Bakhtiari



ETHNONYMNS: none


The term "Bakhtiari" refers to a group of people and to the area they occupy. The Bakhtiari inhabit about 156,000 square kilometers in and near the central Zagros Mountains of Iran. The most recent estimates place their population at about 700,000 in the 1980s. The Bakhtiari are traditionally nomadic pastoralists who make their winter encampments in the low hills along the narrow fringe of the northeast Khūzestān plain and their summer pastures in the intermontane valleys. Some also find summer pastures at the western edge of the central plateau, which is also the permanent habitat for a sedentary village population. Other Bakhtiari live in permanent agricultural settlements throughout the larger area, except at the highest elevations.

Sheep and goats are the basis of the Bakhtiari economy, and Bakhtiari nomadism arises from the search for pastures. Sheep and goat products are used for subsistence and for economic exchange with the sedentary population.

The family is the basic unit of production and of flock- and landownership, as well as of political and social organization. Families cooperate in the sharing of pastures. At successive levels of segmentation, families regroup and redefine themselves under different political and kin headings. The smallest political/kin unit is the rish safid, and successively higher units include kalantars (headmen), khans (chiefs), and an ilkhani (paramount chief of the entire confederation).

The confederation, Il-i-Bakhtiari (ii, tribe) is the unit that includes all those who live in the territory, speak a subdialect of the Luri dialect of Persian, and acknowledge the leadership of the khans and the ilkhani. Historically, the Bakhtiari have been divided into two major sections, the Haft Lang and the Chahar Lang, but in contemporary times the most important division has been Ilkhani and Hajji Ilkhani (two moieties from which the ilkhani were chosen).

Migration, competition for scarce resources, and the need for exchange with sedentary groups create a potential for much conflict in Bakhtiari society. Add to that the pressures of external conflict with other tribes, including defending tribal territory, and the demands of the central government, and it becomes clear that there is a need for khans as mediators and intermediaries. Traditionally, the power of the khans and ilkhani comes from personal abilities as well as the inherent power of the position. It is based on the benefits they can provide, the respect they attain through birth, their coercive capabilities within the tribe, and the support given to them by the central government or by outside sources of power.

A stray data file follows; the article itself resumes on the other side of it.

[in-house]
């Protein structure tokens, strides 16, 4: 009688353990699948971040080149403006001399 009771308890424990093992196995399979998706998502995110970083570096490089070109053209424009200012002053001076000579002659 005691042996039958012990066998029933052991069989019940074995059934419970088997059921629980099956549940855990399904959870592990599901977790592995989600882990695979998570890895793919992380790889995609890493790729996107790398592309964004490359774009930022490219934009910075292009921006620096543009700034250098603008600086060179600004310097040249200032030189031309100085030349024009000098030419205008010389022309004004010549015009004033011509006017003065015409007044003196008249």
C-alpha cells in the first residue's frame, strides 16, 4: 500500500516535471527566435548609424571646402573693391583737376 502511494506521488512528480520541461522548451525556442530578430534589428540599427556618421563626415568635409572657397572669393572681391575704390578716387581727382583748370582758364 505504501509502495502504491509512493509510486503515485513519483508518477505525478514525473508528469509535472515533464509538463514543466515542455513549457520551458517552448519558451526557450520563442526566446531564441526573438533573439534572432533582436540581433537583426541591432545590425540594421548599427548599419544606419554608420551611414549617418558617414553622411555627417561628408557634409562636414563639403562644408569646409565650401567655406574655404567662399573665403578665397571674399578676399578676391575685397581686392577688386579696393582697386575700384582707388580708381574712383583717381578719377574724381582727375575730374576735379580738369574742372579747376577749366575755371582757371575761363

The Bakhtiari political system has been described as a hierarchy of khans, but it is similar to a segmentary lineage in that there are segmented levels that function in balanced opposition, with certain activities and responsibilities associated with each segment. The tribes and subtribes of the Bakhtiari use force against each other, their khans, and their ilkhani. Therefore, as in a segmentary lineage, intergroup and intragroup relations are based on a balance of power at each level. Tribes that fight each other at one time may unite to fight a third tribe at another.

The Bakhtiari confederation was once much more powerful than it is today. Reza Shah considered the Bakhtiari a direct threat to his sovereignty and, in the 1920s, took military, economic, and administrative actions to subjugate them. His policy of forced sedentarization, intended to break the tribal economy and prevent tribal identification, destroyed the political power of the ruling khans but was less successful in forcing the Bakhtiari to settle in one place.

The Bakhtiari now appear to be choosing sedentarism as a way of life much more than in the past. Formerly, only the richest and poorest lived a sedentary life-stlye; today many Bakhtiari not only settle in agricultural villages, they also work in the oil fields or urban centers. Although there is little reliable information on the Bakhtiari in post-Pahlavi Iran, it appears that changes are taking place. Along with increased sedentarism has come improved communications, and many government activities may be effectively transferring loyalty and identification from the tribe to the nation-state.

Bibliography

Case, Paul E. (1947). "I Became a Bakhtiari." National Geographic Magazine 91(3): 325-358.


Garthwaite, Gene R. (1983). Khans and Shahs: A Documentary Analysis of the Bakhtiyari in Iran. Cambridge: Cambridge University Press.


Garthwaite, Gene R. (1984). "Bakhtiari." In Muslim Peoples: A World Ethnographic Survey, edited by Richard V. Weekes, 81-84. Westport, Conn.: Greenwood Press.


Grimes, Barbara F., ed. (1988). Ethnologue: Languages of the World. Dallas: Summer Institute of Linguistics.


Johnson, Douglas L. (1969) The Nature of Nomadism: A Comparative Study of Pastoral Migrations in Southwestern Asia and Northern Africa. Chicago: University of Chicago, Department of Geography.

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